Davis said Mercer- Frasier has been running a hot batch operation on the property under a temporary permit and this filing will make it a permanent arrangement according to Davis.
Clary, the Executive Director of California for Alternatives to Toxics, acknowledged the benefits of adding rubber to the pavement mix, however, she argues that since batch plant operations are only needed occasionally when the local roads are being resurfaced, temporary permitting by NCUAQMD would better ensure that Mercer Frasier did not use inadequate or under-performing equipment, but instead would be obligated to invest in the latest technology for keeping the air resources clean. Clary said, “They need to spend and invest in our air quality even if it means cutting into their bottom line.”
Davis, at the NCUAQMD said that he had not yet checked in with the enforcement department at the NCUAQMD and could not say offhand whether there have been air quality complaints made to his agency since Mercer-Fraser began using the new batch plant equipment under the temporary permit on Highway 36. Davis did say the analysis by Trinity County Planning Department indicated this application by Mercer-Fraser would not require an “ambient air quality dispersion analysis” because the batch plant is considered a “minor source” of air pollution that is unlikely to “significantly degrade” air quality.
Davis explained that if the NCUAQMD were to consider having Mercer Fraser prepare the asphalt in Fortuna or another site, that the air quality impacts of trucking the mix would have to be added to the list of factors impacting the air. And he also said that thermal inversion layers that cause air to be trapped in valleys tend to happen in cold weather whereas paving activity needs to happen in warm weather to prevent the asphalt from solidifying in the equipment before it can be applied to the road.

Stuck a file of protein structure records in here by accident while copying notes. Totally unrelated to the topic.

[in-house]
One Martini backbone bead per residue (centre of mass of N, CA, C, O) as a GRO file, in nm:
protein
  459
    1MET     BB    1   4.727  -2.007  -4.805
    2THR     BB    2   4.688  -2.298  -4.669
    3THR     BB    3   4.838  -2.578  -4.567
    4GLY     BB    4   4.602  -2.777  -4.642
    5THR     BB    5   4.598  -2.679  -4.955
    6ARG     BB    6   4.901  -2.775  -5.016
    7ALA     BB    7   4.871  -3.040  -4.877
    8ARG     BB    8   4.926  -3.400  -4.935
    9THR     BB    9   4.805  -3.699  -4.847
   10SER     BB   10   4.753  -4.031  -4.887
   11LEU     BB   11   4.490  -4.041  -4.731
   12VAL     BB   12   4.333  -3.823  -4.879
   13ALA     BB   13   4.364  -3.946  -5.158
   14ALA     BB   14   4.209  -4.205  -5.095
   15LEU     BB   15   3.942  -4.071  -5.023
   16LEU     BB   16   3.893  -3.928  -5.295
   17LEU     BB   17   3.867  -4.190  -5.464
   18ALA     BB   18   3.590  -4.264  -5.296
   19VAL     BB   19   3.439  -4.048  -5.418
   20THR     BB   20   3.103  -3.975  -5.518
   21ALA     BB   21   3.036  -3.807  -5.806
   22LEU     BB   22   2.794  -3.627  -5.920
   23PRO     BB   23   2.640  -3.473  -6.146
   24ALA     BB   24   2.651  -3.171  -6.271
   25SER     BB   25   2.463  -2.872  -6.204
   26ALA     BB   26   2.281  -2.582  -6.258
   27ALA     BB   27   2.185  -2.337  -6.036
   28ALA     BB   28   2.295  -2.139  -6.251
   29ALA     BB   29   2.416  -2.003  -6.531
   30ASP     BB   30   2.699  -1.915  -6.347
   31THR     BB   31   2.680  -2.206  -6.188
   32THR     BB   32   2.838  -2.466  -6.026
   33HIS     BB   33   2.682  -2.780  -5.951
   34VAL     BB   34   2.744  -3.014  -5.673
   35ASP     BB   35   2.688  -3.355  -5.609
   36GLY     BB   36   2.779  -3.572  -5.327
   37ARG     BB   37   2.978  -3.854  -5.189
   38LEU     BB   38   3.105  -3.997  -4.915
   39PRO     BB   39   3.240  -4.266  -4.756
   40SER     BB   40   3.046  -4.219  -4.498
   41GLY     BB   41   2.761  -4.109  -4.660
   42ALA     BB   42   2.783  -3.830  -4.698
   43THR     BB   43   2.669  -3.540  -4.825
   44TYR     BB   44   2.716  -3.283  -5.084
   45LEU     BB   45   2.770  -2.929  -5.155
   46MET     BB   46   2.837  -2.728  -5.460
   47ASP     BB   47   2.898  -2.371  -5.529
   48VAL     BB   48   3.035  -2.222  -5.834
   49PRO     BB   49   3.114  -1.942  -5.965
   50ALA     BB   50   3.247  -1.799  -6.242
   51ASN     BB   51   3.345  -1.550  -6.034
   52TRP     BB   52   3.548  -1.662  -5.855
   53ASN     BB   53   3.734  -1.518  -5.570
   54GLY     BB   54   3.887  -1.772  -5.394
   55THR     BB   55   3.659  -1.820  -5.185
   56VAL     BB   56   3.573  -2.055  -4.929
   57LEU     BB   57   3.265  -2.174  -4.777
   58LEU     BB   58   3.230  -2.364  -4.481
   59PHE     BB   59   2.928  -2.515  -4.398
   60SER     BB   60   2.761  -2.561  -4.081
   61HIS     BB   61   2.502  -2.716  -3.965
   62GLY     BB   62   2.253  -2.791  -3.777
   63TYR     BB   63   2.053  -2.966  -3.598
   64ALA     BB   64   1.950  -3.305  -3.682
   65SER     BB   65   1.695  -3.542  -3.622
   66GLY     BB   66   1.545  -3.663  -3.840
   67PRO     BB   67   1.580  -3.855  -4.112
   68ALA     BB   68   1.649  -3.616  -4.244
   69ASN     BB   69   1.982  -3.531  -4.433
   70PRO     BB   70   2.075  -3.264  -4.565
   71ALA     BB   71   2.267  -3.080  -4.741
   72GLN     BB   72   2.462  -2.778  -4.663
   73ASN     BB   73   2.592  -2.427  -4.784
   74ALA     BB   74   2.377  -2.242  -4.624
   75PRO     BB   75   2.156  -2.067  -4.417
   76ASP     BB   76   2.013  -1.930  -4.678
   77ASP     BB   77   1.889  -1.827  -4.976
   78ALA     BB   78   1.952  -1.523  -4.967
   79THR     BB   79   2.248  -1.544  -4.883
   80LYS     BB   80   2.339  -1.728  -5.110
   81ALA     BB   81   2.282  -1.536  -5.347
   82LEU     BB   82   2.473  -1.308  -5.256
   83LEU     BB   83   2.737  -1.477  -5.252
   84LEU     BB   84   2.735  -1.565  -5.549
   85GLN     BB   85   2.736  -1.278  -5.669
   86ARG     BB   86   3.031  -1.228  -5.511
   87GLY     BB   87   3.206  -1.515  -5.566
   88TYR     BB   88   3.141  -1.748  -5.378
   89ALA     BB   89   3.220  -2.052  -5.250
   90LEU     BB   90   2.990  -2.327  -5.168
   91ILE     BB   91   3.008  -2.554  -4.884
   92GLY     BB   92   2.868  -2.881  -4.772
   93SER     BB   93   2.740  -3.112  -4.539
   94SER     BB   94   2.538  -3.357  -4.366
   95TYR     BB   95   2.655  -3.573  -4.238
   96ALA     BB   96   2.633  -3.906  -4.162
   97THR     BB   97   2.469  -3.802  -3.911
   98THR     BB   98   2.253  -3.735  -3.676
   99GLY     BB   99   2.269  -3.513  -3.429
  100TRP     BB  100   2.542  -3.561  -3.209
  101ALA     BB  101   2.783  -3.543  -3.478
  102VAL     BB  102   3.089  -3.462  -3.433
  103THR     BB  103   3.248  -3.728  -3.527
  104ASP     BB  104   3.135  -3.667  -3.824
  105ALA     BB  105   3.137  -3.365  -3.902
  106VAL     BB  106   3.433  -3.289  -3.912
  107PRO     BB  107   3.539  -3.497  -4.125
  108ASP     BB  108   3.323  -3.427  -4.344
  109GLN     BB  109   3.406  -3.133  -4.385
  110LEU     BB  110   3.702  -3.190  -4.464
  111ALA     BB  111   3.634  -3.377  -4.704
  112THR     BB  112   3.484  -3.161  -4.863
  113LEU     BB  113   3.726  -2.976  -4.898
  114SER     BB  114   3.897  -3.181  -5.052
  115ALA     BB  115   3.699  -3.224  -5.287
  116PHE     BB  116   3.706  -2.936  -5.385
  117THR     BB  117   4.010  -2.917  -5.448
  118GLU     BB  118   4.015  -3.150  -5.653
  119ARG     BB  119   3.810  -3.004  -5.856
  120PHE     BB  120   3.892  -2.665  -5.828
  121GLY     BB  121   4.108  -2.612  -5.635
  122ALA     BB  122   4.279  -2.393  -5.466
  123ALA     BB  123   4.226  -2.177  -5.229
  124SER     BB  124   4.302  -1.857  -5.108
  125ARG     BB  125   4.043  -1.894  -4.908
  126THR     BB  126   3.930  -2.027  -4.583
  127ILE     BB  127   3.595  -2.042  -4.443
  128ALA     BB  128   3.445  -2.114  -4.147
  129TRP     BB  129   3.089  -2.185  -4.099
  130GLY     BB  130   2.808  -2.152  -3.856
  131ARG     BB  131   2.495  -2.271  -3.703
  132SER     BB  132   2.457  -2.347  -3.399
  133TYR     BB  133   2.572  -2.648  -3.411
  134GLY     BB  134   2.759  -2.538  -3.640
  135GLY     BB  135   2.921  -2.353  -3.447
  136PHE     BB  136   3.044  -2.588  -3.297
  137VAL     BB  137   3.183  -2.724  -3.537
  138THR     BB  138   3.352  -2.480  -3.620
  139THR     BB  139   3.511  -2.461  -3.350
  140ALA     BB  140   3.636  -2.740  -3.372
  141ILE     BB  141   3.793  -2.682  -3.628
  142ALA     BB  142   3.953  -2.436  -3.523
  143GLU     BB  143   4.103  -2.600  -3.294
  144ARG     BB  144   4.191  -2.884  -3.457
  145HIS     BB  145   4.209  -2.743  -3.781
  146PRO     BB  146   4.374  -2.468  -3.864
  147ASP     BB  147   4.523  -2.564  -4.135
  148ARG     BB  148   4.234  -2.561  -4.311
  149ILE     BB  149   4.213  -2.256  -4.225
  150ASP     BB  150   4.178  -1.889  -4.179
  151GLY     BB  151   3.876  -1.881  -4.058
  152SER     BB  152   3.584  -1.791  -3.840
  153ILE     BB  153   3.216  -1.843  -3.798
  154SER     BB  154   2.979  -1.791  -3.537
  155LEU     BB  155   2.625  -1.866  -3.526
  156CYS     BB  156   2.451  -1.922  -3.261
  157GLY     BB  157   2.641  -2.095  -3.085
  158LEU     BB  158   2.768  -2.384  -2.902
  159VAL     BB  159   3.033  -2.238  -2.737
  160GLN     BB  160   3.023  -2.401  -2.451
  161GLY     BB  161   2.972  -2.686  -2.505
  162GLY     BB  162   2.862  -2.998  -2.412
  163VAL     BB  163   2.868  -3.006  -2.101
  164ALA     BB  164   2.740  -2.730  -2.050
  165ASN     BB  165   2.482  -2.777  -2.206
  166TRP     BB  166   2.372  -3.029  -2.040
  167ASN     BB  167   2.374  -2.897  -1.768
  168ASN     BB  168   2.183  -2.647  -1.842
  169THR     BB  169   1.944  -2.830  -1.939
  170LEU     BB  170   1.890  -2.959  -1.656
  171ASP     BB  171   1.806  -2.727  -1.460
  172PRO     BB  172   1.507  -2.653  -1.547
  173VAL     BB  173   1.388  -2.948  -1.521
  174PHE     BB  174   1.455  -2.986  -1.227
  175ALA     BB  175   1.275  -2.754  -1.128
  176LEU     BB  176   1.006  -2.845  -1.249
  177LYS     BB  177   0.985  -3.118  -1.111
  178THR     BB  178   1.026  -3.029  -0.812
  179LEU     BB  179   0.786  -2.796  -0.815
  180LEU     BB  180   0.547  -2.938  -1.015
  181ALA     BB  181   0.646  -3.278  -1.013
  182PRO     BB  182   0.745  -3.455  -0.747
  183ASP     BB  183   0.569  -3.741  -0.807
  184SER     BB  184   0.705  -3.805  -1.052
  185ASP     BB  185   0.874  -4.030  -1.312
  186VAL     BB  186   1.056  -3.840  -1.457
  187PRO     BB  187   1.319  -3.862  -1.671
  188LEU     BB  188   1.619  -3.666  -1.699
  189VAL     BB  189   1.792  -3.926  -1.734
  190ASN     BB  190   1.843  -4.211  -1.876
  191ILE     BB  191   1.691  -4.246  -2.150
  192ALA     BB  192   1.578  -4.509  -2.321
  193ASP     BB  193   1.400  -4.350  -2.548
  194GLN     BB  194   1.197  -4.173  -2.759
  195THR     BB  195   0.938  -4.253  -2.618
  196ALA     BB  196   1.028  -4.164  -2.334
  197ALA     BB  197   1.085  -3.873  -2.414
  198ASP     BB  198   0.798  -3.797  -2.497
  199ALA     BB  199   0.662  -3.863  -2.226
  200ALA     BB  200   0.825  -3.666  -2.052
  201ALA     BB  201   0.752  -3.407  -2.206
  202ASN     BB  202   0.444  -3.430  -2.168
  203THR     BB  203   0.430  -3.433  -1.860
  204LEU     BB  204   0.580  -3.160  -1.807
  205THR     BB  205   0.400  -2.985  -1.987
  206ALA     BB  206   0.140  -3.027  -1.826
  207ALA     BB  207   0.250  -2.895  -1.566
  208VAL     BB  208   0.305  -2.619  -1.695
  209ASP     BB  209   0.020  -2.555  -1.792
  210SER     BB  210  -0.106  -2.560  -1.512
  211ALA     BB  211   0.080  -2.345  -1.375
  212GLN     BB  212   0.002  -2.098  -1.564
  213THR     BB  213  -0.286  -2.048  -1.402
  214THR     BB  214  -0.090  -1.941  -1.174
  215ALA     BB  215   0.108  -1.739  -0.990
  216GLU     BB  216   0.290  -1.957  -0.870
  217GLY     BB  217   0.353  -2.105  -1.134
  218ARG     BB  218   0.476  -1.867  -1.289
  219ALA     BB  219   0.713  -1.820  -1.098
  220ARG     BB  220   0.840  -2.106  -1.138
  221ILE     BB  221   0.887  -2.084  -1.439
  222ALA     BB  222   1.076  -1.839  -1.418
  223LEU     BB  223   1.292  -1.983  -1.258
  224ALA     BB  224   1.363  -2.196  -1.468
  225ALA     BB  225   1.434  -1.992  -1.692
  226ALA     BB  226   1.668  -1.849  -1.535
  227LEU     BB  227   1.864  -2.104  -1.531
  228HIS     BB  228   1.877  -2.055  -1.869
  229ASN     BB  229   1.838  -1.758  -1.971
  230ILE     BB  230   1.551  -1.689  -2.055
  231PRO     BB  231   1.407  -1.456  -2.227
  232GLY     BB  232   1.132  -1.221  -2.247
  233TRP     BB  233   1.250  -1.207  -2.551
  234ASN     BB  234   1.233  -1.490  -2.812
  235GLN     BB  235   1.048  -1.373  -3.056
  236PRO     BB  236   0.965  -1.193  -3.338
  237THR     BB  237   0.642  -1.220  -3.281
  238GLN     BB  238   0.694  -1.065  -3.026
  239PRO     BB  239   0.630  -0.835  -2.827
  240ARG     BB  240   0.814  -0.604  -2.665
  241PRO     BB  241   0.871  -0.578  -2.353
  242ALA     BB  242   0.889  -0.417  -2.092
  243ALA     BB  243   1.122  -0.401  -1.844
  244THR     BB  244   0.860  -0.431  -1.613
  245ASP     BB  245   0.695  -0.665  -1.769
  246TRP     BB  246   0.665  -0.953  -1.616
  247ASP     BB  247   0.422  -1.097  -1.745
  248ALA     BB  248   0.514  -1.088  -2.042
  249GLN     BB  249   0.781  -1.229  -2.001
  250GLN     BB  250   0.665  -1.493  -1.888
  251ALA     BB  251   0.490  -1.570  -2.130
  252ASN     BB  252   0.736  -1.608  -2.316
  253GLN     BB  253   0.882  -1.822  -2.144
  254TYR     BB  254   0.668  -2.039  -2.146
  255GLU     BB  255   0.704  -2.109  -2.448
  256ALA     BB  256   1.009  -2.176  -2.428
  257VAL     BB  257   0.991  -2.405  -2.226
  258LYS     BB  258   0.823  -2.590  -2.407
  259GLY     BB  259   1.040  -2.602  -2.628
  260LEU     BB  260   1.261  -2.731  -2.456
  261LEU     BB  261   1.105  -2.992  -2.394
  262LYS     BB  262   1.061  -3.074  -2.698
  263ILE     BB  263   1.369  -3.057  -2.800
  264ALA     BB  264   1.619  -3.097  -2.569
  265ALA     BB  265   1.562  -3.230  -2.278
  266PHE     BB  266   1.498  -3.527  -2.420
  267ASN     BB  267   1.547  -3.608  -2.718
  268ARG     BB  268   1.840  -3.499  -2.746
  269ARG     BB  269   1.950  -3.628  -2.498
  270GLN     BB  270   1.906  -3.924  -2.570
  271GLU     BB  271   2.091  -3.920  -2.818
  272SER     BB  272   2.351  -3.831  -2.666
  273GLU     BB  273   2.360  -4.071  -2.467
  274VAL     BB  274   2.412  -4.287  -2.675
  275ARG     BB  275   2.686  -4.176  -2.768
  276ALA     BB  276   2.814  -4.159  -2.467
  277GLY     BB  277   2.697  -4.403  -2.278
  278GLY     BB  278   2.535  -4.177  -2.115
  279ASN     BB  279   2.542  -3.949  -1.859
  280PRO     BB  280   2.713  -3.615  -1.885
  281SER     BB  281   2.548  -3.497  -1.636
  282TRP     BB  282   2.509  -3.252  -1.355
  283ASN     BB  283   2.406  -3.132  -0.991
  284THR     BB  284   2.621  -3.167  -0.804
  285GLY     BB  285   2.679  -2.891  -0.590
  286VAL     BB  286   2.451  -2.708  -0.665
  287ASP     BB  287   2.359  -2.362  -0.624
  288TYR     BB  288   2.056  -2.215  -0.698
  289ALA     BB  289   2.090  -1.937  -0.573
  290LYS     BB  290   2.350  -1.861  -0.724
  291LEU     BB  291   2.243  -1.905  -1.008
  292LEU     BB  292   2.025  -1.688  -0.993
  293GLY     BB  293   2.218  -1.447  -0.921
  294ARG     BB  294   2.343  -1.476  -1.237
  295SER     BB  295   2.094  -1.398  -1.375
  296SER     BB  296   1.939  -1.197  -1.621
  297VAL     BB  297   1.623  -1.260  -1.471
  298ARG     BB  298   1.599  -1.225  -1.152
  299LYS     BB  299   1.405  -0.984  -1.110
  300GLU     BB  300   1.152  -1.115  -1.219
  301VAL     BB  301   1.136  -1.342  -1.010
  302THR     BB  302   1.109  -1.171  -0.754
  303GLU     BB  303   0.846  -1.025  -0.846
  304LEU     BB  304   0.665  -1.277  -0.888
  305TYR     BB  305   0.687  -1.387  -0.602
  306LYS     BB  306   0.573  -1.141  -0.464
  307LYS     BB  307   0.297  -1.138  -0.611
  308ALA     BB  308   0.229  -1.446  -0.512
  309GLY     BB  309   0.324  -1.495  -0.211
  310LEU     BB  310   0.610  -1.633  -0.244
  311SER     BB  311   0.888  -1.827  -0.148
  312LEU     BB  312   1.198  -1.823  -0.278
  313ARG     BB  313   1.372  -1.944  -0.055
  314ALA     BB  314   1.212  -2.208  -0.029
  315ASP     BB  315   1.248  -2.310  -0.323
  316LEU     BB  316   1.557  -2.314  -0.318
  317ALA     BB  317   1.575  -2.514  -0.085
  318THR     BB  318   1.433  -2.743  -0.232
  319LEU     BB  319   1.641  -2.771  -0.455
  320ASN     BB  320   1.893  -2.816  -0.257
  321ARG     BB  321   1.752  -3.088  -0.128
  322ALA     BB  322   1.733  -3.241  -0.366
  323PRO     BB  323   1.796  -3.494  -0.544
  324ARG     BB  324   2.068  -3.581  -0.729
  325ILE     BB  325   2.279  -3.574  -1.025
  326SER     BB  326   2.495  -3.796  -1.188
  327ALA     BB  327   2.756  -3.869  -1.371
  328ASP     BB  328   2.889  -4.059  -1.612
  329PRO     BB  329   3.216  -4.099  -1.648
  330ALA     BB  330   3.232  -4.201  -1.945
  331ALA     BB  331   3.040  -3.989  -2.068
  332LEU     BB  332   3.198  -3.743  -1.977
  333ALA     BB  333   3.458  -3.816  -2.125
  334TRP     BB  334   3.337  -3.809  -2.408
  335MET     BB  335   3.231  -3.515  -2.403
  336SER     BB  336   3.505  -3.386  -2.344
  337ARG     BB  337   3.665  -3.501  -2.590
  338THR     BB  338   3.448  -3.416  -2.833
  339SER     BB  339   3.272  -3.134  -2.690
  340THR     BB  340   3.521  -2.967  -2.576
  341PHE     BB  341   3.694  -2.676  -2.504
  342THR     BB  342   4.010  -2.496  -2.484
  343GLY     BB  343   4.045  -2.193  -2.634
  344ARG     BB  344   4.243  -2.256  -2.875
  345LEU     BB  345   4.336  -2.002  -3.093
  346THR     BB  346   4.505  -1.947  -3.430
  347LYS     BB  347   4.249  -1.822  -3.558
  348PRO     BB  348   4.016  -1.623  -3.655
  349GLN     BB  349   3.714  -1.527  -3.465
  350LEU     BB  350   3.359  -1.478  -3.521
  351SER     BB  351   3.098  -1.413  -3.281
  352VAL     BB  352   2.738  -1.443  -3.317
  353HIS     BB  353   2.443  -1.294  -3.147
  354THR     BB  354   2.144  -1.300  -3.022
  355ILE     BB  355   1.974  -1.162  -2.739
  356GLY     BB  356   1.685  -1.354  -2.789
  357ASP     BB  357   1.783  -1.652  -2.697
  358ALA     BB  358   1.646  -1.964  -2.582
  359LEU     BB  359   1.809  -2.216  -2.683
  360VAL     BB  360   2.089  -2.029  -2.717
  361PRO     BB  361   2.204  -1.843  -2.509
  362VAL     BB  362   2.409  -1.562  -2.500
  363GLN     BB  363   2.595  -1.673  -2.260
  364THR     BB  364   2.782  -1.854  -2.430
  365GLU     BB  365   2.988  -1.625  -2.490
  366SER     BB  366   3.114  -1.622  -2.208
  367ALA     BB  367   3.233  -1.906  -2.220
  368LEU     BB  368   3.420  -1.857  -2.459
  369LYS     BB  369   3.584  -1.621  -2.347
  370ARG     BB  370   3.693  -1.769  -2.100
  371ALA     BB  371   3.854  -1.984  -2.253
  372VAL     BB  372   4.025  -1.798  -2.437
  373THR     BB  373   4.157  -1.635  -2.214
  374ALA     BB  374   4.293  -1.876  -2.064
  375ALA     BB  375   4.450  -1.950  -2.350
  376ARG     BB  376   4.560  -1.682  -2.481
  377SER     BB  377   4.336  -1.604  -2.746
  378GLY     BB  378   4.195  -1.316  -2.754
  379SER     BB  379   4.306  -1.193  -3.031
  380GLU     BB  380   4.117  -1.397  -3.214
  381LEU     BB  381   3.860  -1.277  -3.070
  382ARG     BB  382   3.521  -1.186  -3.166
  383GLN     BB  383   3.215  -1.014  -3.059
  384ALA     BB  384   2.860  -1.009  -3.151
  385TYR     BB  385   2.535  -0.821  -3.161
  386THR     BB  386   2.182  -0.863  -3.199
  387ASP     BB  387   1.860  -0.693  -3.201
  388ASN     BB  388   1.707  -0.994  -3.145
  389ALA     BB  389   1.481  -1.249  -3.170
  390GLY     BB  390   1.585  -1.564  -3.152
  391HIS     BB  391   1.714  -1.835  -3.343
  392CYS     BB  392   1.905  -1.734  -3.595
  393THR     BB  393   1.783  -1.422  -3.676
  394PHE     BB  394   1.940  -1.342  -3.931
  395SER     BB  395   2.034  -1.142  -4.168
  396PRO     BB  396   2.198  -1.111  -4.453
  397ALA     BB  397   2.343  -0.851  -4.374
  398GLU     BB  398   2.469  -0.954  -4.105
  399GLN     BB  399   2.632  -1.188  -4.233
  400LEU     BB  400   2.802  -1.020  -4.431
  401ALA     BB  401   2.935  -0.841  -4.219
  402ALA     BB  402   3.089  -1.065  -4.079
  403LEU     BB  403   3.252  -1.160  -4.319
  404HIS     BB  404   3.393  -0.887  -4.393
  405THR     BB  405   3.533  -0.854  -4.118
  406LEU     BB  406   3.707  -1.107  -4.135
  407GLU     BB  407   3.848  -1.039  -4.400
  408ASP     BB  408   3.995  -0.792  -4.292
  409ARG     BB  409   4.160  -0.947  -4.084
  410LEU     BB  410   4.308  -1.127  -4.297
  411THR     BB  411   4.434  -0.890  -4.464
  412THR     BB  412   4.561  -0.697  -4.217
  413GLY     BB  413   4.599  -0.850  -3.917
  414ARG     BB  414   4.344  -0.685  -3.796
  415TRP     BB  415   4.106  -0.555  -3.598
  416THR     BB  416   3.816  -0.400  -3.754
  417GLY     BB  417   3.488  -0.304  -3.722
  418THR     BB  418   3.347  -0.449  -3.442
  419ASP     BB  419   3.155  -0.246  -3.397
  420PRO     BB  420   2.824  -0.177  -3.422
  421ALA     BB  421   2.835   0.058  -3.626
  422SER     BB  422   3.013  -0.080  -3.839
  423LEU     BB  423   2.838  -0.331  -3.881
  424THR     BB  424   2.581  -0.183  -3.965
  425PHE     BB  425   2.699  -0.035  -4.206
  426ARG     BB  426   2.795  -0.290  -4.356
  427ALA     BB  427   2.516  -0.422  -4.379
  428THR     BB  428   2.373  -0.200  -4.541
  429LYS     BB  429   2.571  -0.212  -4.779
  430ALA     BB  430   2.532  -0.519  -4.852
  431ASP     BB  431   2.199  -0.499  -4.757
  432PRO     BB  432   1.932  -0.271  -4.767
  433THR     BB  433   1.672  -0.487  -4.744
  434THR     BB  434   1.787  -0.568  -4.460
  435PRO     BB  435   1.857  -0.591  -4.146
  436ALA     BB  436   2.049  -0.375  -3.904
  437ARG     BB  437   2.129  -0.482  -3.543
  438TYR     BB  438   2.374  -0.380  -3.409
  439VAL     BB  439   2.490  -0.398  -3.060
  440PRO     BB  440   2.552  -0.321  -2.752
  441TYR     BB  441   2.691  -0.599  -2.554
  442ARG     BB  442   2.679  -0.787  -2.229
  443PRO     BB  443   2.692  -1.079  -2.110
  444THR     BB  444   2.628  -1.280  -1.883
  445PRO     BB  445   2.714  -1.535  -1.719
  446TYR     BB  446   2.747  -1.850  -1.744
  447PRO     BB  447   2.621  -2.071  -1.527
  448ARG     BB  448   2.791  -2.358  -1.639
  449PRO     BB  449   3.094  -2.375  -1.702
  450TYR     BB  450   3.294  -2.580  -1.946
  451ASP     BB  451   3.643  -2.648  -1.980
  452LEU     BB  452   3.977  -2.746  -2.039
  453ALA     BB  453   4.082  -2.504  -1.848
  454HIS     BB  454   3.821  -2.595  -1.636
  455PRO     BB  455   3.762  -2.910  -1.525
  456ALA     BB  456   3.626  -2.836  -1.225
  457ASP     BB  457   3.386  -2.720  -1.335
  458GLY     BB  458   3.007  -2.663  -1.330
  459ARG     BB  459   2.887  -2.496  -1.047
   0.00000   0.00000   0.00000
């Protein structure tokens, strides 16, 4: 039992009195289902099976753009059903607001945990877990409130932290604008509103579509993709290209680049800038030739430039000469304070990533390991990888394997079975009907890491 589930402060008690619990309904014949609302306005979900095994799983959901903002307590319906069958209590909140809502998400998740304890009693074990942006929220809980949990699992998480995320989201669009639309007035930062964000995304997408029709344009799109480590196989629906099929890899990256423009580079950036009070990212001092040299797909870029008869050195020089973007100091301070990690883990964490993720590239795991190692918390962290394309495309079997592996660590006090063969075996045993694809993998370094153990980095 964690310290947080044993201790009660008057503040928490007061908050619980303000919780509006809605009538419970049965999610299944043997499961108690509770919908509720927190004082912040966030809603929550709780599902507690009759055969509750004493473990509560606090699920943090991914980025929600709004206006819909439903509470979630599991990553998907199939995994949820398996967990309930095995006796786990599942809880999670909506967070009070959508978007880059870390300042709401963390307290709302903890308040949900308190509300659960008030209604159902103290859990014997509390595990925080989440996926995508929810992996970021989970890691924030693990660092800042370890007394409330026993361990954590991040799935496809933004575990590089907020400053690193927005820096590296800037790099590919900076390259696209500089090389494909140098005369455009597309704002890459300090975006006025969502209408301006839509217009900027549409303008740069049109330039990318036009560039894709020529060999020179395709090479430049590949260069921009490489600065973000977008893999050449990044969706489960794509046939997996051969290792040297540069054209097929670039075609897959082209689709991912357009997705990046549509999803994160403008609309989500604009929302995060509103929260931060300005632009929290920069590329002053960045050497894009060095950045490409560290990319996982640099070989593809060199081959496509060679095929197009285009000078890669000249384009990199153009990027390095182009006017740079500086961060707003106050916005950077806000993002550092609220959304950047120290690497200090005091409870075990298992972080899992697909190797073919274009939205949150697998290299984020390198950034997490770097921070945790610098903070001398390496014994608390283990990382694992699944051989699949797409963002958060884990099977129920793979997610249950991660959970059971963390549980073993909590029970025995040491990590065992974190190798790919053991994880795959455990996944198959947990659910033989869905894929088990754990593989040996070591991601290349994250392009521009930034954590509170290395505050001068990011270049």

The North Coast Unified Air Quality Management District Board is accepting letters from the public until 5pm on Wednesday, December 12th. The public notice includes the following instructions for submitting public comment, “To be considered, written comments must be received prior to 4:00 p.m.December 12, 2018
The Board “will review and consider all comments prior to taking final action on the application for a permit. Documents are available for inspection at the District offices during normal business hours -Monday through Friday 9:00 a.m. to 12:00 p.m. and 1:00 p.m. to 4:00 p.m. Information is also posted on the District website at www.ncuaqmd.org. Should you have a question or require additional information contact Jason Davis at (707) 443-3093 or firstname.lastname@example.org.
Public comments concerning this permit may be submitted to:
North Coast Unified Air Quality Management District
Attn: Mercer-Fraser ATC#001063-1
707 L Street
Eureka, CA 95501”
Jason Davis added that the District really values feedback and emphasized that all comments are read and considered in the decision making process.